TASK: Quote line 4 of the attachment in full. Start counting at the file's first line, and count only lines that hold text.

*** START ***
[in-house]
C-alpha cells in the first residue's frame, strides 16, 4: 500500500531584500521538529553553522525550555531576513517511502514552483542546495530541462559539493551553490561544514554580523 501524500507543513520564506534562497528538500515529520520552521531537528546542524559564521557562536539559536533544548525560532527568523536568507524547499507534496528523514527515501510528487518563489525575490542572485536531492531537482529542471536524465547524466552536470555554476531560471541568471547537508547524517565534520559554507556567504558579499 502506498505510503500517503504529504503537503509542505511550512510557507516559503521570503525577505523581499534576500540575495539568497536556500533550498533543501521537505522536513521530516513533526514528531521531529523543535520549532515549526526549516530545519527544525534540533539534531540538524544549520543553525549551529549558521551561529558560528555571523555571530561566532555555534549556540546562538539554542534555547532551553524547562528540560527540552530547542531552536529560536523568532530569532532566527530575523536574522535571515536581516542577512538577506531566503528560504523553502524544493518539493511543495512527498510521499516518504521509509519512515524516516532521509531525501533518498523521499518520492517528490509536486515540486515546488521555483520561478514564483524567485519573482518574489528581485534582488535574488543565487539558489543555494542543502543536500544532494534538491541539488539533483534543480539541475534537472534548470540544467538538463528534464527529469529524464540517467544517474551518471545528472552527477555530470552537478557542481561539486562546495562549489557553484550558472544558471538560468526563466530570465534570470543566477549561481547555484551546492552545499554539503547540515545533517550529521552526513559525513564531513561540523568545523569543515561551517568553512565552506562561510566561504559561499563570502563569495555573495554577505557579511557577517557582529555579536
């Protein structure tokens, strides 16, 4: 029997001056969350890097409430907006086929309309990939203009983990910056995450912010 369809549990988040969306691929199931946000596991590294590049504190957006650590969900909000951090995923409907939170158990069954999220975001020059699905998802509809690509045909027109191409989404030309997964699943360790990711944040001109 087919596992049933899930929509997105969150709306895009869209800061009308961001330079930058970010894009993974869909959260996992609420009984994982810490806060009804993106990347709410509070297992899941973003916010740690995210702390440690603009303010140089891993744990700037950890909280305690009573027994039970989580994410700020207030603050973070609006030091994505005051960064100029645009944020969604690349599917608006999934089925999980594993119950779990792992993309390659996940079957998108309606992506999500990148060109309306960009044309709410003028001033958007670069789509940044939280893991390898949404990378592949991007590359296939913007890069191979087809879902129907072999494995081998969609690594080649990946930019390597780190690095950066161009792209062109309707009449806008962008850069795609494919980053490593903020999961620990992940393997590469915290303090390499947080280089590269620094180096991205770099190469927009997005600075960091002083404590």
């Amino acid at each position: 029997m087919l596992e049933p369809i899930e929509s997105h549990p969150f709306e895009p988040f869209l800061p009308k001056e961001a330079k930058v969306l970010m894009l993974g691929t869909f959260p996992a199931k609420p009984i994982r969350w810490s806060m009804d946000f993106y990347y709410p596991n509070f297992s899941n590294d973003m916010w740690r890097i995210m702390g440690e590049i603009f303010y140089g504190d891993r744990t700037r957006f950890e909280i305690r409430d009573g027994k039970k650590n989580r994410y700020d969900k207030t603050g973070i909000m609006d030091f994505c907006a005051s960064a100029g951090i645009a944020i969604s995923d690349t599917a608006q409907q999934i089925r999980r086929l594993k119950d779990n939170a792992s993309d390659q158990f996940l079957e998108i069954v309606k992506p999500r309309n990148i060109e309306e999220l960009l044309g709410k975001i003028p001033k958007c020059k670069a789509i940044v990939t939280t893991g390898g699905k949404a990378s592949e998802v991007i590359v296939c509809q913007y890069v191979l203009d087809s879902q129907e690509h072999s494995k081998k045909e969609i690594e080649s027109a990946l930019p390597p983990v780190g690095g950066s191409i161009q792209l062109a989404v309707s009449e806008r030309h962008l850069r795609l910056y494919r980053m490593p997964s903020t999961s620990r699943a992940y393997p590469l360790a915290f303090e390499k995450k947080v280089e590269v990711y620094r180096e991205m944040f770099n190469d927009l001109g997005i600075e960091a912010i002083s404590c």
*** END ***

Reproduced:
């Amino acid at each position: 029997m087919l596992e049933p369809i899930e929509s997105h549990p969150f709306e895009p988040f869209l800061p009308k001056e961001a330079k930058v969306l970010m894009l993974g691929t869909f959260p996992a199931k609420p009984i994982r969350w810490s806060m009804d946000f993106y990347y709410p596991n509070f297992s899941n590294d973003m916010w740690r890097i995210m702390g440690e590049i603009f303010y140089g504190d891993r744990t700037r957006f950890e909280i305690r409430d009573g027994k039970k650590n989580r994410y700020d969900k207030t603050g973070i909000m609006d030091f994505c907006a005051s960064a100029g951090i645009a944020i969604s995923d690349t599917a608006q409907q999934i089925r999980r086929l594993k119950d779990n939170a792992s993309d390659q158990f996940l079957e998108i069954v309606k992506p999500r309309n990148i060109e309306e999220l960009l044309g709410k975001i003028p001033k958007c020059k670069a789509i940044v990939t939280t893991g390898g699905k949404a990378s592949e998802v991007i590359v296939c509809q913007y890069v191979l203009d087809s879902q129907e690509h072999s494995k081998k045909e969609i690594e080649s027109a990946l930019p390597p983990v780190g690095g950066s191409i161009q792209l062109a989404v309707s009449e806008r030309h962008l850069r795609l910056y494919r980053m490593p997964s903020t999961s620990r699943a992940y393997p590469l360790a915290f303090e390499k995450k947080v280089e590269v990711y620094r180096e991205m944040f770099n190469d927009l001109g997005i600075e960091a912010i002083s404590c």